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Brent Needs To Be $90 or Higher To Reflect Actual Fundamentals

Oil prices have enjoyed a sustained rally in the current month thanks to bullish demand projections and encouraging oil product inventory draws. Brent briefly touched this year’s high at $83.59 per barrel in Wednesday’s intraday session before pulling back slightly as the markets continue to digest inflation numbers that came in higher than Wall Street’s expectations. Brent has settled higher on five of the past six trading days. Products have also been stronger, with the expiring February ICE gasoil contract gaining $100.25/t (12.3%) w/w to settle at a three-month high of USD 918.25/t on 12 February.

The U.S. annual consumer price inflation for the month of January clocked in at 3.1%, lower than December’s reading at 3.4% but higher than the Wall Street consensus of 2.9%. The latest inflation number has triggered fears that the Fed will not be in any particular hurry to start cutting interest rates, which in turn has led to U.S. Treasury rates and the dollar climbing. A stronger dollar tends to depress oil and commodity prices.

Quite naturally, the bulls are beginning to wonder whether the current rally has any real momentum and how high oil prices can go.

Well, according to commodity experts at Standard Chartered, oil and product prices still have some distance to cover to accurately reflect rapidly tightening of the market as well as the recent escalation of geopolitical risk.

StanChart says a Brent price needs to move above $90/bbl to more adequately reflect current fundamentals and risks. Unfortunately, the race to $90 oil is likely to be a grueling one, with volatility in oil markets still low. StanChart has reported that the 30-day realized annualized volatility for front-month Brent came in at a four-month low of 22.3% at settlement on 12 February, good for a lowly 16th percentile of all trading days in the past five years. The analysts say there’s a significant disconnect between oil-market volatility in the lower 20% tail, with the current geopolitical risk justifying volatility in the higher 20% tail. In other words, oil markets are too calm in the face of a potential storm.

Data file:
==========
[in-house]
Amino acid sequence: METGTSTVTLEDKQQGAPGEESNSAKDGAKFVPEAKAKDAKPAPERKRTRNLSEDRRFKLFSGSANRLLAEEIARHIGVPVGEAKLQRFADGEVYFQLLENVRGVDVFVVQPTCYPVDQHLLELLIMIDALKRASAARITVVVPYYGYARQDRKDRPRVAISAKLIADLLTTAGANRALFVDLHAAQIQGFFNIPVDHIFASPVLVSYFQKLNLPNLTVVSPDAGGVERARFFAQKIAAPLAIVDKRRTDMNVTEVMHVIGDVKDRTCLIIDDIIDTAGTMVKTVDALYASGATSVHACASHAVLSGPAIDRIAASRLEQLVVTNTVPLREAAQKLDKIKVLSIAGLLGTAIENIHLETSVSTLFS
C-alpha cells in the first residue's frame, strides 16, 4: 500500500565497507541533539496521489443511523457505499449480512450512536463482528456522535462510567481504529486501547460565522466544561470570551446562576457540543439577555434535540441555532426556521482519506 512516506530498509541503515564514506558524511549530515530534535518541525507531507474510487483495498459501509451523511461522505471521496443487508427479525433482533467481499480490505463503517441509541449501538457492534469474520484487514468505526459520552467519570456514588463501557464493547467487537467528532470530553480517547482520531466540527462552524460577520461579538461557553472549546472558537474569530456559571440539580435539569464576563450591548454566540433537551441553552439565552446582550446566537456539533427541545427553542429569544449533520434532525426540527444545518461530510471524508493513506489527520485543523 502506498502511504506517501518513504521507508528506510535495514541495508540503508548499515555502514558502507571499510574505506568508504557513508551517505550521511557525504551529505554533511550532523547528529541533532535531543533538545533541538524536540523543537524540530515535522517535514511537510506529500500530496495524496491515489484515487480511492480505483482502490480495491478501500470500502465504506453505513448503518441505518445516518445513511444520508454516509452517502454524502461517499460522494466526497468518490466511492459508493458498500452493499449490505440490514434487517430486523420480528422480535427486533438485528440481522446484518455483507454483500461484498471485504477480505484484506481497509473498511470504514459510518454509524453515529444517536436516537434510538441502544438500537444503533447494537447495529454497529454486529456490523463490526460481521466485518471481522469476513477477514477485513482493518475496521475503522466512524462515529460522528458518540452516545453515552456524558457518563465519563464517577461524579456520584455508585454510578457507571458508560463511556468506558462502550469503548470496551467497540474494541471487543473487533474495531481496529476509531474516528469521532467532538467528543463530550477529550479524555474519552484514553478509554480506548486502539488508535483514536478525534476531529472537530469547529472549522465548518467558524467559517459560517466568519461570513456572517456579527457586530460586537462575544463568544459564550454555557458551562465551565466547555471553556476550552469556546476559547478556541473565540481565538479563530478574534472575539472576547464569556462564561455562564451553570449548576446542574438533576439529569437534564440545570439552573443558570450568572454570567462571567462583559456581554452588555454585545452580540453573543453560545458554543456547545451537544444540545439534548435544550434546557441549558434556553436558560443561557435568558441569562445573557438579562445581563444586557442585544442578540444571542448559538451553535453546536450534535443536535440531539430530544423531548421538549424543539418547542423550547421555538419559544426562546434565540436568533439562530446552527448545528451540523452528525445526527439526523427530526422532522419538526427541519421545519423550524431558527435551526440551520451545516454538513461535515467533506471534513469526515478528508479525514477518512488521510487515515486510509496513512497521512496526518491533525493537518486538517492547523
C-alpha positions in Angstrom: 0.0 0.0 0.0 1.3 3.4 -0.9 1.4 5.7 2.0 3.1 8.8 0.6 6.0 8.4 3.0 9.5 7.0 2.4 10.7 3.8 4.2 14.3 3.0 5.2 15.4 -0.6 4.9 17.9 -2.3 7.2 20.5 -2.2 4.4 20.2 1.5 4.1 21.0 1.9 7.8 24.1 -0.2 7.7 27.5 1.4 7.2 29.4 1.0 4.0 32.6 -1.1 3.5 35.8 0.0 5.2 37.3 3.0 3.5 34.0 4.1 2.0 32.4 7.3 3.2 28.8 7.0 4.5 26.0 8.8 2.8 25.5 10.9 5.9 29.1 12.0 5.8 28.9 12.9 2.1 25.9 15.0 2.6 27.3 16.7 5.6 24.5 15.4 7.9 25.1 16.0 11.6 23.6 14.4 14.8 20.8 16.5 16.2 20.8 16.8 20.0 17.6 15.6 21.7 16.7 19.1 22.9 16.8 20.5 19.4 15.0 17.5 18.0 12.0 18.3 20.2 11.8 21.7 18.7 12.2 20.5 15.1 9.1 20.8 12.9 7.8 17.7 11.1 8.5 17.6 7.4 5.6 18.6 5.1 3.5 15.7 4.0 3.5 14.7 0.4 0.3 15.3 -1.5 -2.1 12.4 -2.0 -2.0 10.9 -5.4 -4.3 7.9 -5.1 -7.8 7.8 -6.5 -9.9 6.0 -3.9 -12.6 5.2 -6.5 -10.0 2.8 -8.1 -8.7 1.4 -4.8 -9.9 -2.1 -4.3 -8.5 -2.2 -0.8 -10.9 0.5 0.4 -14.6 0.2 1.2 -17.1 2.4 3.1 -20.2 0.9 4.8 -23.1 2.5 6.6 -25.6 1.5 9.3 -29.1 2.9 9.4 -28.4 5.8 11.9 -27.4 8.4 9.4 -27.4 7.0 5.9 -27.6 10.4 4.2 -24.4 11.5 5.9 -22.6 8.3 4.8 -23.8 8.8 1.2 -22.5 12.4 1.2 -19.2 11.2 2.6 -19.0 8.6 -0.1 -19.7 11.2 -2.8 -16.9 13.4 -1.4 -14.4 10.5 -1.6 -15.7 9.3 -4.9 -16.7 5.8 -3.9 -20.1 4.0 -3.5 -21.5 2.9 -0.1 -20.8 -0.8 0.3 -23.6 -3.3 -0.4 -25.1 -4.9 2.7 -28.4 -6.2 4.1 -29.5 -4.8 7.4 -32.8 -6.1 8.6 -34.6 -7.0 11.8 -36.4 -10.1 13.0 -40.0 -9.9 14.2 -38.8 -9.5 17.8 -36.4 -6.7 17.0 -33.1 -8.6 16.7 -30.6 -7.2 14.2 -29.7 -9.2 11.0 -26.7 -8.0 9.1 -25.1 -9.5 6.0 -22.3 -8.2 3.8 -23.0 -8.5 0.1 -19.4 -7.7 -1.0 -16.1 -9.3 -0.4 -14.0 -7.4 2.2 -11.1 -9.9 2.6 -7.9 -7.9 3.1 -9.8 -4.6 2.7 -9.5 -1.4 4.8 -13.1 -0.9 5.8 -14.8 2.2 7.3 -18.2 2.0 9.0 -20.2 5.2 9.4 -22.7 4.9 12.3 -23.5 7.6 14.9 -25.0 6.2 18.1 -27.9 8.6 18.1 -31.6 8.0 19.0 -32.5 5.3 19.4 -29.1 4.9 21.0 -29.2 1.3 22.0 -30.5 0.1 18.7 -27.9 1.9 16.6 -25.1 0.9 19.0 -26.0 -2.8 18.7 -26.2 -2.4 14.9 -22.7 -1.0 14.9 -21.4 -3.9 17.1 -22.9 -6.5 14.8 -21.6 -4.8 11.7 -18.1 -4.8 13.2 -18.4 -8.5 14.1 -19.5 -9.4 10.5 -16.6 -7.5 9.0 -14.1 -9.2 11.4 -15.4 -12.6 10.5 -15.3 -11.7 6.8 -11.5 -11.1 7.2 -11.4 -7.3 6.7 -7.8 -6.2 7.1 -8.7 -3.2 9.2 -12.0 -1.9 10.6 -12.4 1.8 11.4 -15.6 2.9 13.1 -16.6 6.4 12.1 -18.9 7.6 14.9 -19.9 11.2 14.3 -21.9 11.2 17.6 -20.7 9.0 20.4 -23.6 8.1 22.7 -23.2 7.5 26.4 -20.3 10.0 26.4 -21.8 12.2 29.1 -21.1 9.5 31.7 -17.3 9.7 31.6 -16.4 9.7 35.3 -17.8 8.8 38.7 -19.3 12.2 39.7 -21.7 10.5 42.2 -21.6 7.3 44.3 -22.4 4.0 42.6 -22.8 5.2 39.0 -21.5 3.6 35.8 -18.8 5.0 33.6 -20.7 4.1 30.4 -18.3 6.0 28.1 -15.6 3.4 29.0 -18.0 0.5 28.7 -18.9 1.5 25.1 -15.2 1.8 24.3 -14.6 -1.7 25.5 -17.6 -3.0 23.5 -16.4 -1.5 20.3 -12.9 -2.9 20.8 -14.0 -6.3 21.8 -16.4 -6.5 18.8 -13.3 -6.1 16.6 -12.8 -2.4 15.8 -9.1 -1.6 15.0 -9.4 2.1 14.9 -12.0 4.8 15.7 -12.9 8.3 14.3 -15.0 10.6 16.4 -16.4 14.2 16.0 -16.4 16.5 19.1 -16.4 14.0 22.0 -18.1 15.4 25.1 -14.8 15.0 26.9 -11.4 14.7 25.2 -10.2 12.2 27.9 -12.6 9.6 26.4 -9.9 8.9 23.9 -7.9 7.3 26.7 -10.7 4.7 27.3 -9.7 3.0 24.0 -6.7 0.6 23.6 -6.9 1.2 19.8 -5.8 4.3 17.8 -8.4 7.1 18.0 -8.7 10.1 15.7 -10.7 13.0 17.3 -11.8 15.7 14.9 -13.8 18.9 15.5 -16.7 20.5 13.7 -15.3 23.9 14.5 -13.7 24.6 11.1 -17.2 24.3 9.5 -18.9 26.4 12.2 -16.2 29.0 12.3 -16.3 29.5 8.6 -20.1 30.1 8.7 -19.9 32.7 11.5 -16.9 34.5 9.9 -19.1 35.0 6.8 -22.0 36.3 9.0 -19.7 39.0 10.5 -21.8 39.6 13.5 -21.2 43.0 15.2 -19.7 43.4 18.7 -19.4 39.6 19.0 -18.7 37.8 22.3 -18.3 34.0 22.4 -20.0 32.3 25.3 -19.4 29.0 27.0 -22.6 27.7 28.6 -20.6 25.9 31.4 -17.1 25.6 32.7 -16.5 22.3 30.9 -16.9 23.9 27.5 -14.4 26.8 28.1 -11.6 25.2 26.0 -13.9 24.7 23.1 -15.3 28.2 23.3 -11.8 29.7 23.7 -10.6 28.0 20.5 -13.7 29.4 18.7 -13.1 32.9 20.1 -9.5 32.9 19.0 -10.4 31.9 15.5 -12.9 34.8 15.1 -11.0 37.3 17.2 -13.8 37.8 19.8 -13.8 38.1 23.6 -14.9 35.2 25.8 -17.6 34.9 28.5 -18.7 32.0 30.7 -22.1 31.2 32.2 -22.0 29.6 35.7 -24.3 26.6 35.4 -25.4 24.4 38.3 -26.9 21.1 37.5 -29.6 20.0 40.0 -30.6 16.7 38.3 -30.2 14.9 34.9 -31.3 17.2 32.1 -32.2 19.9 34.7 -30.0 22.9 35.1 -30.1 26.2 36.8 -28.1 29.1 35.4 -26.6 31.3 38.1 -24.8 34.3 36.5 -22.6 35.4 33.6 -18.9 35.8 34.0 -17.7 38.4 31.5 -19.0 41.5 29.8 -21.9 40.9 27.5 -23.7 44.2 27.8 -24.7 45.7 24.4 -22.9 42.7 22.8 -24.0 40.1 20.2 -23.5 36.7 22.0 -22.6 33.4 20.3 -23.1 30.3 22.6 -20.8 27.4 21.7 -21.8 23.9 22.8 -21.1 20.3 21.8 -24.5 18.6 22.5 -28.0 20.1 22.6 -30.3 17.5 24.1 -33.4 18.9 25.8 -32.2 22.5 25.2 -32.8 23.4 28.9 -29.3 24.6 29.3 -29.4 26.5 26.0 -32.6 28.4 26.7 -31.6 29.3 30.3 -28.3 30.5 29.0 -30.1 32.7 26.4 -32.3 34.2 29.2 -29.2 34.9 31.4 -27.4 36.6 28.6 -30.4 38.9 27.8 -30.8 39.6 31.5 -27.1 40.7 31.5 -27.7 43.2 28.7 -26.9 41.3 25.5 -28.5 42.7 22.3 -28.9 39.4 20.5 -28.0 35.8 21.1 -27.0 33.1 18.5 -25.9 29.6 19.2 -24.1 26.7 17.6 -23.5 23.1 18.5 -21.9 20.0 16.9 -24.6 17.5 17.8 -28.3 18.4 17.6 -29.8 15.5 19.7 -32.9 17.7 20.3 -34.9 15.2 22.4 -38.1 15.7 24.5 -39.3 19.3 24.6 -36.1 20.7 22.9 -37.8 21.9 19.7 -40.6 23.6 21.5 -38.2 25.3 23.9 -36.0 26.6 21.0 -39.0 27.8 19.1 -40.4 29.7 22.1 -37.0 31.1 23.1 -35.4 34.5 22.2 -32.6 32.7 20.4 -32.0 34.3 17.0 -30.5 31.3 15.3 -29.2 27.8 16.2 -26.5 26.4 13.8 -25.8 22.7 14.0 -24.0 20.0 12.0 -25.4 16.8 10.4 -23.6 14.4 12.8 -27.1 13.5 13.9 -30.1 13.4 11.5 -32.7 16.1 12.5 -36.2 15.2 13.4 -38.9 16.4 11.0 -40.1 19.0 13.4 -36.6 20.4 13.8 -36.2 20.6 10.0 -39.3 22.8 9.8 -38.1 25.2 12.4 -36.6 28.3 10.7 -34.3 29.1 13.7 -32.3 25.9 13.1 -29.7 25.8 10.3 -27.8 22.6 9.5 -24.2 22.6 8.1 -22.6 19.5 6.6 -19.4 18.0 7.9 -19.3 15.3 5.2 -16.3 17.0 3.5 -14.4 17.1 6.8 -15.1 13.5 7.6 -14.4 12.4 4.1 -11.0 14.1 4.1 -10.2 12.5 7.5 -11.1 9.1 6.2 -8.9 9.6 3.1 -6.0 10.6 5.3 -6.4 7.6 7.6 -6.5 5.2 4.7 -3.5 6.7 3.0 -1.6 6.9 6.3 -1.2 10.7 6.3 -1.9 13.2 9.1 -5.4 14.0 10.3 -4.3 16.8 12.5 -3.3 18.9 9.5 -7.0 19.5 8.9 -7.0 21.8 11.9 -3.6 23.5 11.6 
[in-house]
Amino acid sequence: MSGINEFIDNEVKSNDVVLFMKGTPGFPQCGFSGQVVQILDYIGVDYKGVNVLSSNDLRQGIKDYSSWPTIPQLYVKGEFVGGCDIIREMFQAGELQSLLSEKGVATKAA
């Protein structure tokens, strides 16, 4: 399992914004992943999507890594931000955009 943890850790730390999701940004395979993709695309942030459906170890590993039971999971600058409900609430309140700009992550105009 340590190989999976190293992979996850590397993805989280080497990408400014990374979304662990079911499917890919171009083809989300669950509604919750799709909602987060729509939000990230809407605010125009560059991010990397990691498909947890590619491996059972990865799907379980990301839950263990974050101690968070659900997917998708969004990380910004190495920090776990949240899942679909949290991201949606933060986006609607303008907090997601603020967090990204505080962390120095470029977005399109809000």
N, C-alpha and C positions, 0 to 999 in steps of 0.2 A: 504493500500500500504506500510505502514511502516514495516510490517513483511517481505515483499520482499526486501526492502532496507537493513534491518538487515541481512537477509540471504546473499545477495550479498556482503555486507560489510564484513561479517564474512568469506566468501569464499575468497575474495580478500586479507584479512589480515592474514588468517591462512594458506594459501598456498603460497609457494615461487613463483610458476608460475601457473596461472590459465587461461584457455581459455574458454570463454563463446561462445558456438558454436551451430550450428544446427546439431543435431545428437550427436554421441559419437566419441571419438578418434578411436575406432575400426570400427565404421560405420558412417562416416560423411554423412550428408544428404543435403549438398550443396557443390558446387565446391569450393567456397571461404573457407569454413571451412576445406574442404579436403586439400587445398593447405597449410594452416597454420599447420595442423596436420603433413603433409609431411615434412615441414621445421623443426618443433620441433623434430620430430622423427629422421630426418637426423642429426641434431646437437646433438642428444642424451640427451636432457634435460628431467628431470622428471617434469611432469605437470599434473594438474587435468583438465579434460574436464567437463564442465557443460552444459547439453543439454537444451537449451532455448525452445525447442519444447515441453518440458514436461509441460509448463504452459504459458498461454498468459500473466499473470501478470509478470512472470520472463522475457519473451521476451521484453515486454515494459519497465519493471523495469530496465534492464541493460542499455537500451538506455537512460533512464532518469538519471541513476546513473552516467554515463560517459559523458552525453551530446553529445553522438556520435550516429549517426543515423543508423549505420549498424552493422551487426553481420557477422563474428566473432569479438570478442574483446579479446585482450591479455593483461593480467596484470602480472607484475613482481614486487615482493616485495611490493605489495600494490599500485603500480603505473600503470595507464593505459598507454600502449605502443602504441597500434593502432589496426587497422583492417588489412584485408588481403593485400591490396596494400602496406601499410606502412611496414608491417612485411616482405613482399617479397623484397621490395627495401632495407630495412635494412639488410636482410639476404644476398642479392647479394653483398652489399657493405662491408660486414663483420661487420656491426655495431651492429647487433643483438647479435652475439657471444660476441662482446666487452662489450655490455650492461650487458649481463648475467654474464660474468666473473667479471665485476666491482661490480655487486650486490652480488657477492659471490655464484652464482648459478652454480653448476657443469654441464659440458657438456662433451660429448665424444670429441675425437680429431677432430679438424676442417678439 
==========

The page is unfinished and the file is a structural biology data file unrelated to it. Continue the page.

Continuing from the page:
StanChart is not alone here. According to J.P. Morgan, the oil market outlook "continues to project a tightening market with prices rising from here by another $10 by May." The JPM forecast has assigned no risk premium from the Middle East turmoil and assumes that OPEC+ leaders will unwind 400K bbl/day of cuts from April. According to JPM, whereas OPEC's implementation has been "ambiguous" in the first month of the new round of production cuts, crude shipments on a 30-day moving average basis have declined 1.3M bbl/day from the October peak. Meanwhile, observable crude inventories have steadily drawn down over the last month in pivotal markets in the U.S., Europe, China, Japan and Singapore.

Oil Markets Are Tighter Than Expected
StanChart has reiterated its earlier position that oil markets are much tighter than oil prices suggest.The analysts have estimated that the January surplus clocked in at 257 kb/d, good for a 3.1 mb/d decrease from a year ago and 1 mb/d below the five-year average. They have forecast that the small surplus will be followed by deficits of 1.60 mb/d in February and 1.46 mb/d in March. StanChart has forecast that we will see very little incremental growth in U.S. crude oil supply from current levels.

Projections by the Energy Information Administration (EIA) follow a similar trend to StanChart’s. Following the recent cold snap in the US; the EIA has revised its January U.S. supply lower by 625 kb/d and its January U.S. demand lower by 369 kb/d. The EIA now expects a supply surplus of 613 kb/d in January, flipping to deficits of 2.33 million barrels per day in February and 796 kb/d in March. The EIA also estimates that U.S. crude oil supply hit an all-time high of 13.338 mb/d in December 2023, 30 kb/d higher from the previous month and 338 kb/d above the pre-pandemic high achieved in November 2019. The U.S.-based energy agency has predicted that the December 2023 peak will not be surpassed until February 2025, with y/y growth falling from 1.2 mb/d in December 2023, less than 20 kb/d in June and July 2024, before turning negative for the rest of the year.

By Alex Kimani for